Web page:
How do we get people to lower their electricity consumption overall, not just at peak? A recent conference in Florida showed the high-tech perspective of some energy industry folks and continuing utility focus on cutting demand at peak. Of the six speakers who discussed matters bearing on Florida’s electric grid, only three really recognized the importance of addressing how much electricity people use over the course of the year.
Florida Reliability Coordinating Council president & CEO Sarah Rogers reported that during the recent cold snap, on 11-Jan-2010, peak power usage was 53,600 megawatts, a Florida state record (and about the “firm peak demand” forecast in 2009 for summer 2017). She also highlighted development of dispatchable (controlled by utilities) demand-side management of load in Florida (compared to other regions of the country).
From the utility perspective, Bentina Terry, a Gulf Power Vice President, reviewed the benefits of Gulf’s Energy Select residential service variable pricing program, which notably offers consumers lower rates 87 percent of the time. It’s a system that provides participants with home- or business-owner controls to limit power usage across four types of pricing periods, principally for helping the utility limit high demand at peak periods: it’s mainly HVAC control, with a few other options—water heater, pool pump or other devices.
The tools are available for enhancing energy conservation — and carbon controls are coming.
Ray Gogel, president & COO of Current Group, noted in his talk on Smart Grid Implementation Strategies, however, that peak deals with typically only 40-to-80 hours per year, out of the annual total 8760 hours. Technologies are now available to help consumers better manage their power usage (over time as well as at peak demand periods) and for utilities to manage the community’s distributed power and conservation resources (it’s a combination of information technology, communications, automation, capable meters, web visibility and device controls—best applied at the “edges,” where providers and consumers interact).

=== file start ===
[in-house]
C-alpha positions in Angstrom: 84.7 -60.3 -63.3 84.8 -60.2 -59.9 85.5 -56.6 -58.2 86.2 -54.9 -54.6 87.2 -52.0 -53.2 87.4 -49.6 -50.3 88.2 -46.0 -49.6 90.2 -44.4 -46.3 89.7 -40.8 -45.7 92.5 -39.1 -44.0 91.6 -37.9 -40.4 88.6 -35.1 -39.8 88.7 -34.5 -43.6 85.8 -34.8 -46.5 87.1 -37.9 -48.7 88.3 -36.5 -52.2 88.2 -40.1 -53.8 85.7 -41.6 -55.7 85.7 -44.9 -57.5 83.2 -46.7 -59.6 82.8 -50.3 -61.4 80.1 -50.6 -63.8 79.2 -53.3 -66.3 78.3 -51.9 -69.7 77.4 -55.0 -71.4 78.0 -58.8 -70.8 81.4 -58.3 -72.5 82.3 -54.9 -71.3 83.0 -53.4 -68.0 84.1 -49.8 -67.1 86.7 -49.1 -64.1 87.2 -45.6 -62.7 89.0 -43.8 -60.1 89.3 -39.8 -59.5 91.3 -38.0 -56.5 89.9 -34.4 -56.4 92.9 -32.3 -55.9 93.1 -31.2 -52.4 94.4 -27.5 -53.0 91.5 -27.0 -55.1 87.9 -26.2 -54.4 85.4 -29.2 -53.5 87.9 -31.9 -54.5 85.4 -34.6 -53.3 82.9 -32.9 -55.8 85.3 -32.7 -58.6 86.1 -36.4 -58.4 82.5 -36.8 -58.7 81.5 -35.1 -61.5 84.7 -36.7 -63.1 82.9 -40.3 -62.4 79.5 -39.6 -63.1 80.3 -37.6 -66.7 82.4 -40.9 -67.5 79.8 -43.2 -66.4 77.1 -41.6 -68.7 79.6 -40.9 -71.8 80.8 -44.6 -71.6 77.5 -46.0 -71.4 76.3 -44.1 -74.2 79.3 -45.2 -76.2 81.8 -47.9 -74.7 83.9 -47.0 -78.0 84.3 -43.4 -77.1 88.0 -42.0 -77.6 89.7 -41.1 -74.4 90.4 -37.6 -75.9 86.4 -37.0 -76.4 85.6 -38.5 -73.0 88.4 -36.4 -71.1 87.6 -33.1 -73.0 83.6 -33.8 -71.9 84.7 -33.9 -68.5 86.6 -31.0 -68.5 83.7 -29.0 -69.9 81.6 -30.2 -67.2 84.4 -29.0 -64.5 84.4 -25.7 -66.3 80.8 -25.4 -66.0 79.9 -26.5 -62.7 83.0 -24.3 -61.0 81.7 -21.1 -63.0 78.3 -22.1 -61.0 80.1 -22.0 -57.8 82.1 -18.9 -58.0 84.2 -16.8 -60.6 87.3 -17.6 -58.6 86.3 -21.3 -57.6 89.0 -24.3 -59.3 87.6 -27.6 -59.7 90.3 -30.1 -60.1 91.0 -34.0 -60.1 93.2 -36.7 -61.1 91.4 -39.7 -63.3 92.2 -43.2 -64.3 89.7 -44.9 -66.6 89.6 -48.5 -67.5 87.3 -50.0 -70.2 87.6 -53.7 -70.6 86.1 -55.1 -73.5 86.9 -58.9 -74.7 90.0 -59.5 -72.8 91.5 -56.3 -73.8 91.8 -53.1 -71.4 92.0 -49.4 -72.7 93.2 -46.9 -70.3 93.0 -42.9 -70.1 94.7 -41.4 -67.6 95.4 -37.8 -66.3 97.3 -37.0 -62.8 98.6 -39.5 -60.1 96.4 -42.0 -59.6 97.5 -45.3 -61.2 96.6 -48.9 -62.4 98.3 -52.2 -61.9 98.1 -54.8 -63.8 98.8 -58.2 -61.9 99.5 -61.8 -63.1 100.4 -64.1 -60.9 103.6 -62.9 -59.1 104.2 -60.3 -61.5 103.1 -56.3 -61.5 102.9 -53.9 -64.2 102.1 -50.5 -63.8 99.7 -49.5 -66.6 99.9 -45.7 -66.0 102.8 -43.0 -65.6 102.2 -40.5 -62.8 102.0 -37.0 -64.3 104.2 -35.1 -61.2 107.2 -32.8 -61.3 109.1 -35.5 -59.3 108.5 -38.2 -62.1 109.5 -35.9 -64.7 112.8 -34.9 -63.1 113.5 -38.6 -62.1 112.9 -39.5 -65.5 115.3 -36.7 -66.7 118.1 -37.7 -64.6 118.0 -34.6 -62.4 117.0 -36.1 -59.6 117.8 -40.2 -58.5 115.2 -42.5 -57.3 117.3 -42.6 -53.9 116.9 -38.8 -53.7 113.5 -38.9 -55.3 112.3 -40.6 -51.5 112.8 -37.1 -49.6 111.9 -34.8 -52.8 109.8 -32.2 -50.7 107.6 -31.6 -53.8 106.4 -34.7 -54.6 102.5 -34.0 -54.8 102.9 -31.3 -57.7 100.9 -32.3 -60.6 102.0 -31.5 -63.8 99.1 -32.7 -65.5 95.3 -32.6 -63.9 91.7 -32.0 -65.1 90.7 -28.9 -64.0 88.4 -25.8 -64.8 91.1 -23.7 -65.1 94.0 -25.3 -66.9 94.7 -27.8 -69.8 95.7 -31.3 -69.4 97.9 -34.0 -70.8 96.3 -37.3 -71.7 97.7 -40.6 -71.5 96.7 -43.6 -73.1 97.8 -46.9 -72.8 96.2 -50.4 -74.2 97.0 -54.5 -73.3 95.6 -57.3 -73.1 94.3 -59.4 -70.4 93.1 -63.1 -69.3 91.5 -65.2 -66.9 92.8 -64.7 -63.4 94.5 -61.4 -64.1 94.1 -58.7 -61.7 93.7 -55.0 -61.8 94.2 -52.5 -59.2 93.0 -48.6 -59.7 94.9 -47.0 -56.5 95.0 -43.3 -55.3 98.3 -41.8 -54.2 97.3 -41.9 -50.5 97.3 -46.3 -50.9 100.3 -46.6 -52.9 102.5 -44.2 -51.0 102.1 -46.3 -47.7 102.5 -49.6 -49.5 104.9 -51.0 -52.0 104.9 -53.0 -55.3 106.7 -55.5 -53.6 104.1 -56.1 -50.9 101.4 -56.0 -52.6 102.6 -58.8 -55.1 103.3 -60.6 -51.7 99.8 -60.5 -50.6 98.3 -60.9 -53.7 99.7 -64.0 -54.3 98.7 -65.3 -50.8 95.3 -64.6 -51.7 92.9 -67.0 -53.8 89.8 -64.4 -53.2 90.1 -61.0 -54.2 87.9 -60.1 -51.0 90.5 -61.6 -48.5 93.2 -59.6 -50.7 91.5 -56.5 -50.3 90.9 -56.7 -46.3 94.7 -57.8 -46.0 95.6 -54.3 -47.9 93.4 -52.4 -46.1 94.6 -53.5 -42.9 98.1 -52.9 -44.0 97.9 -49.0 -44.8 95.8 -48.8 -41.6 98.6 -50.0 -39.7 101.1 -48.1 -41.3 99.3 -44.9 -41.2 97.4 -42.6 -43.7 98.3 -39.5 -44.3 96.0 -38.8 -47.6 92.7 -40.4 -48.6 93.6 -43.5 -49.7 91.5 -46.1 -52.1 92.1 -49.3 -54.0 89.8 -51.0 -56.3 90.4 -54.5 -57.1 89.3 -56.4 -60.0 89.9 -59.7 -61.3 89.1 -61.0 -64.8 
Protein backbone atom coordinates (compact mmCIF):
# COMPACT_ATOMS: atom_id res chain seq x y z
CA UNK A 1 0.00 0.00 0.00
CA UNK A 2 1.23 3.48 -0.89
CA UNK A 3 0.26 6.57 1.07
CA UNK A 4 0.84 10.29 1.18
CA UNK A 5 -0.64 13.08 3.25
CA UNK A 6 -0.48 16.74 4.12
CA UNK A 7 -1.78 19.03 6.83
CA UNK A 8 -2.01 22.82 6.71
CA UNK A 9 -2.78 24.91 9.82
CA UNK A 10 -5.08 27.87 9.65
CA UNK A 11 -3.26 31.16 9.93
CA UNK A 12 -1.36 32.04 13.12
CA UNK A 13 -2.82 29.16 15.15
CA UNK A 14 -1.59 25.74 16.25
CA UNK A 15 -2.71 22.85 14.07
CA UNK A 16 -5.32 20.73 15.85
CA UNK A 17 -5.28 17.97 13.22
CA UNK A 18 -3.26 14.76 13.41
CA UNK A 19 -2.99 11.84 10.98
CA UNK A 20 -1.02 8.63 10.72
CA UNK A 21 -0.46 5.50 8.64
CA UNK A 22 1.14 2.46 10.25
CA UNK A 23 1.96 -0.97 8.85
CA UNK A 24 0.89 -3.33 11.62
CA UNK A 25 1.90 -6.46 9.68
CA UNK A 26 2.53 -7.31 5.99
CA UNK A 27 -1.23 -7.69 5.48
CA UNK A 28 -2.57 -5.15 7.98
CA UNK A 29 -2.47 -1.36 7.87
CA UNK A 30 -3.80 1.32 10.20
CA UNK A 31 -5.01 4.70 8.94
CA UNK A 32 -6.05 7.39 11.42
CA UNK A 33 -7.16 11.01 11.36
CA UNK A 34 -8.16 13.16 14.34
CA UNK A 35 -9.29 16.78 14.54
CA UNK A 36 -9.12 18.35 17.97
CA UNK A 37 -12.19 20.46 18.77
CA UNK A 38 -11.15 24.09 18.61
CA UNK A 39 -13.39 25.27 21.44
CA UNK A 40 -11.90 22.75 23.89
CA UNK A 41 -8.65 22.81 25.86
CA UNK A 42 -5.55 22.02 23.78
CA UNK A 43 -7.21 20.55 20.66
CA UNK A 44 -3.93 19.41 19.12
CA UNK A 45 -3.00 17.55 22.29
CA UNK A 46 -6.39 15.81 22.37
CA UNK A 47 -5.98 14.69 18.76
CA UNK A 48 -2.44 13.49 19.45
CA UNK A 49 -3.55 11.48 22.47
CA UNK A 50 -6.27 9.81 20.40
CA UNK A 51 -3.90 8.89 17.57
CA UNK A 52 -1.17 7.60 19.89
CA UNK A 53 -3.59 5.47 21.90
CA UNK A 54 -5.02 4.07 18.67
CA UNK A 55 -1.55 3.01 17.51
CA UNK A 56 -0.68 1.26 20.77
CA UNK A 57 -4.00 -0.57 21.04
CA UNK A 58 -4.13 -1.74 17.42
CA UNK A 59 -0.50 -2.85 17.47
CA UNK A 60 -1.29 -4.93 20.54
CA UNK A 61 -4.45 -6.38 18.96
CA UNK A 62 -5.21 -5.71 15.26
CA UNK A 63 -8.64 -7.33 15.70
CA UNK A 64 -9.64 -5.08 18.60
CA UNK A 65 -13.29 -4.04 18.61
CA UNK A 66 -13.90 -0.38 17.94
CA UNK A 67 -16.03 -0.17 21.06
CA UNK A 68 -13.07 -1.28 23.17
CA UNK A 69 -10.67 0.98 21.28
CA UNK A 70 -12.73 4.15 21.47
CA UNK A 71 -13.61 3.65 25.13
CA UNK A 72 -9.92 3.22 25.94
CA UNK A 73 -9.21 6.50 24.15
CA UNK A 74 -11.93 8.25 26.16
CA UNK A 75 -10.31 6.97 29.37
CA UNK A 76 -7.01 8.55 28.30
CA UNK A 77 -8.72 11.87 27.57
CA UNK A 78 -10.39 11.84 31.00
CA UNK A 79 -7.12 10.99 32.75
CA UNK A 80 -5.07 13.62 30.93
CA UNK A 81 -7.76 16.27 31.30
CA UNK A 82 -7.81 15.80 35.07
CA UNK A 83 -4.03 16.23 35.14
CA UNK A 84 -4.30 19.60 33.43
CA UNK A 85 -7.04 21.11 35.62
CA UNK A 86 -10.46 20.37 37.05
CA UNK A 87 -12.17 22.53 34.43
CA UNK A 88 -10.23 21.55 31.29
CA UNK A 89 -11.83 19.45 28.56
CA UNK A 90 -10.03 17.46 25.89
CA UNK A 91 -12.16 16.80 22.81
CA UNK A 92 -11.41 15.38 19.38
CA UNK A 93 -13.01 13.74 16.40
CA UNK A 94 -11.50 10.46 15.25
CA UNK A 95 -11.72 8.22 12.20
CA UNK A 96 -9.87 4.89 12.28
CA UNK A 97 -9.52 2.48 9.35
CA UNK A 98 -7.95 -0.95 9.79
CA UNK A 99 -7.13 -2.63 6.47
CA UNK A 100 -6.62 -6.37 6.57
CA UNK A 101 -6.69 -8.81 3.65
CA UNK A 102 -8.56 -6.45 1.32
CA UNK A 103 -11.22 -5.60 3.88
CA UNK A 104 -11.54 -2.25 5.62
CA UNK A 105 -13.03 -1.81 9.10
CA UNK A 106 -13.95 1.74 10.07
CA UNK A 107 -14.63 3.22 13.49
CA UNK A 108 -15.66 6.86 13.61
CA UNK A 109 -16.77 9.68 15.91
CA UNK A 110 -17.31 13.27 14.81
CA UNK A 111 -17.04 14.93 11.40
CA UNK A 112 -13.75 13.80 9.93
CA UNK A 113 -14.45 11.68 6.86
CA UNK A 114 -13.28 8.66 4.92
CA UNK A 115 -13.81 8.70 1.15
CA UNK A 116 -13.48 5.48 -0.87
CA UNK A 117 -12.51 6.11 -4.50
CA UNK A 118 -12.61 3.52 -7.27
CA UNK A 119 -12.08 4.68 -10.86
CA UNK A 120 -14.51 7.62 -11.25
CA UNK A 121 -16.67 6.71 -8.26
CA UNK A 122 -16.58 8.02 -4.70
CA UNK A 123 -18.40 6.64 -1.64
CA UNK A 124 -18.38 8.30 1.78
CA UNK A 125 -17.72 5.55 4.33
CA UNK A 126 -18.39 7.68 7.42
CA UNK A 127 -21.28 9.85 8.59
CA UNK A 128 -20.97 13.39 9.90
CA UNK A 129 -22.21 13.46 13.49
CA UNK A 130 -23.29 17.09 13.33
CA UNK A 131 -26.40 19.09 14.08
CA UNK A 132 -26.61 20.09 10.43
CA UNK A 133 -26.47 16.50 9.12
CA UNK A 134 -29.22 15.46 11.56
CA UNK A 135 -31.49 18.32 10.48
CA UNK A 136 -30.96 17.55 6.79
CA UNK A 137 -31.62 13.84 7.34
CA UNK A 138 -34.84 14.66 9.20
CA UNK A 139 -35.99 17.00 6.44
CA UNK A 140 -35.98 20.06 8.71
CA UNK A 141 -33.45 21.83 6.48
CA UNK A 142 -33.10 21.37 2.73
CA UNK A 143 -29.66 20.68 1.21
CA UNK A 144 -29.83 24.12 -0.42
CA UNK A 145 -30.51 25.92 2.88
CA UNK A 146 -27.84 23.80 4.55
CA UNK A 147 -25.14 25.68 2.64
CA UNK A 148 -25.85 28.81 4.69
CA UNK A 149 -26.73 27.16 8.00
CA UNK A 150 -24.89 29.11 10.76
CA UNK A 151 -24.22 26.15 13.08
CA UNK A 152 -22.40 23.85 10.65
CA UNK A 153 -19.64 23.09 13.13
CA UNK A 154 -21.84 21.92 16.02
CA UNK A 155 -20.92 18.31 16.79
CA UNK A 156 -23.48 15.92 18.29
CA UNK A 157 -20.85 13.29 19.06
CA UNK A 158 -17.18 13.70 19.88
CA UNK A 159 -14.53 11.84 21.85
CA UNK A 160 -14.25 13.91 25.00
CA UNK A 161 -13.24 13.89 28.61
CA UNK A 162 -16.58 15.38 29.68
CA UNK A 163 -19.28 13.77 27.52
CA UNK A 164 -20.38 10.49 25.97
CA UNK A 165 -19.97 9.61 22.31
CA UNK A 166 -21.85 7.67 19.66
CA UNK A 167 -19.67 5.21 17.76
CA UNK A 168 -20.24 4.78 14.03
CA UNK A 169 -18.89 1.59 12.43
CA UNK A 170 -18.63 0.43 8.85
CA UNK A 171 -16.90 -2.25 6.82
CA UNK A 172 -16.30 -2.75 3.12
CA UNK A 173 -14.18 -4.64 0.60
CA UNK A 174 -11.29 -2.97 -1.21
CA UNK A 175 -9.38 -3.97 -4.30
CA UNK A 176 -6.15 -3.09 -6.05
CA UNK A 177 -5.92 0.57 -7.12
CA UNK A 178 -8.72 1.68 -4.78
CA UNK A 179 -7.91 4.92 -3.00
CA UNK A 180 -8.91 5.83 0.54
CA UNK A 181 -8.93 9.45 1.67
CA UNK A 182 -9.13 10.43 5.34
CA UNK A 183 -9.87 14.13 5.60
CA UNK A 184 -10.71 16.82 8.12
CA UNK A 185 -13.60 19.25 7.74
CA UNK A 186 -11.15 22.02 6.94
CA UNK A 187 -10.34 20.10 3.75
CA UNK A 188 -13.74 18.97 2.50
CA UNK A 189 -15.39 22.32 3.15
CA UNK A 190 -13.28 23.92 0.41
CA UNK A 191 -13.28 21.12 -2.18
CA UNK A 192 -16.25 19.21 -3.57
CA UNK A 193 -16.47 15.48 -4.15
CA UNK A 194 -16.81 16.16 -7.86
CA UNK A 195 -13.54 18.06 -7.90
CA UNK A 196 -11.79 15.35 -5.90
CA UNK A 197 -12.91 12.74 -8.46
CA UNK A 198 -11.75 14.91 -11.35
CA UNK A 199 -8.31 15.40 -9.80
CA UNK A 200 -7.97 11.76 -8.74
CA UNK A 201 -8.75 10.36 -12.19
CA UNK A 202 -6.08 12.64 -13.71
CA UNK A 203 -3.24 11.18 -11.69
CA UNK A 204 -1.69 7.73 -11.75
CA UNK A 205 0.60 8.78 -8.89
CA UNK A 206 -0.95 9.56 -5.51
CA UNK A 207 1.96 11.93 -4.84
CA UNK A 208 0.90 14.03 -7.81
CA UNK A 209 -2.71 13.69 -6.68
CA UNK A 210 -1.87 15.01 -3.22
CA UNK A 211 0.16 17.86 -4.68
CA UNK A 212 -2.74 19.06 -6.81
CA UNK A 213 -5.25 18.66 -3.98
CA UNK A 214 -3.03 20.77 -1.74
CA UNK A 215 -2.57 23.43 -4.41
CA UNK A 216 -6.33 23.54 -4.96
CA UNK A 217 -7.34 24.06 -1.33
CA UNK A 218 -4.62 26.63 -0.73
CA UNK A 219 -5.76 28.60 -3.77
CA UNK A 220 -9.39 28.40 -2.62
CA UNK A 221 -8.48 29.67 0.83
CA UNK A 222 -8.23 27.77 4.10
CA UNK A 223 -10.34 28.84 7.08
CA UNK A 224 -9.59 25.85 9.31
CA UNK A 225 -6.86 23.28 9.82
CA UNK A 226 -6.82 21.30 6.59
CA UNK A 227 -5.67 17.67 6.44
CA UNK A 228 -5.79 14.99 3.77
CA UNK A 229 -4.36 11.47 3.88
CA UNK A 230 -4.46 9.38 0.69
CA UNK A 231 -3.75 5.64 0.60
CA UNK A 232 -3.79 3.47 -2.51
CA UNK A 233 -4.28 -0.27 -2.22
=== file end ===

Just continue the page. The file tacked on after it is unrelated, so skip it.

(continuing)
Hethie Parmesano, a utility economics consultant, reviewed the prospect of carbon cap-and-trade (or carbon tax) impacts on electricity rate design. She noted that with likely “higher costs in all hours,” we need to encourage overall load reductions (expand energy efficiency, not just peak demand reductions).
How do we get people to lower their electricity consumption overall, not just at peak?
Valerie Lemmie, an Ohio Public Utilities Commissioner, outlined prospects to meet economic, environmental, energy and social policy goals: Engage the consumer in control of their power use in an energy services utility business model (not just expecting power when they flip the switch), in addition to utility management of peak demand. It’s integration of dynamic pricing, smart meters, home energy programs with consumer education. Gogel of Current suggested more sophisticated marketing is needed, segmentation to get the various types of power users to respond. In discussion, we were reminded that utilities used to be big in marketing appliances to raise demand for their power—we can do that sort of effort again, but now to sell being smarter.
It’s a red herring to claim consumers will not or cannot participate in energy efficiency.
People want lower bills (don’t just talk about rates); people will participate in programs that are understandable and easily accessible, part of a community buzz and that really deliver results—money savings for all (lower monthly costs, avoided waste of energy, limiting need for costly investments in additional power plants), as well as doing the right thing for our climate future.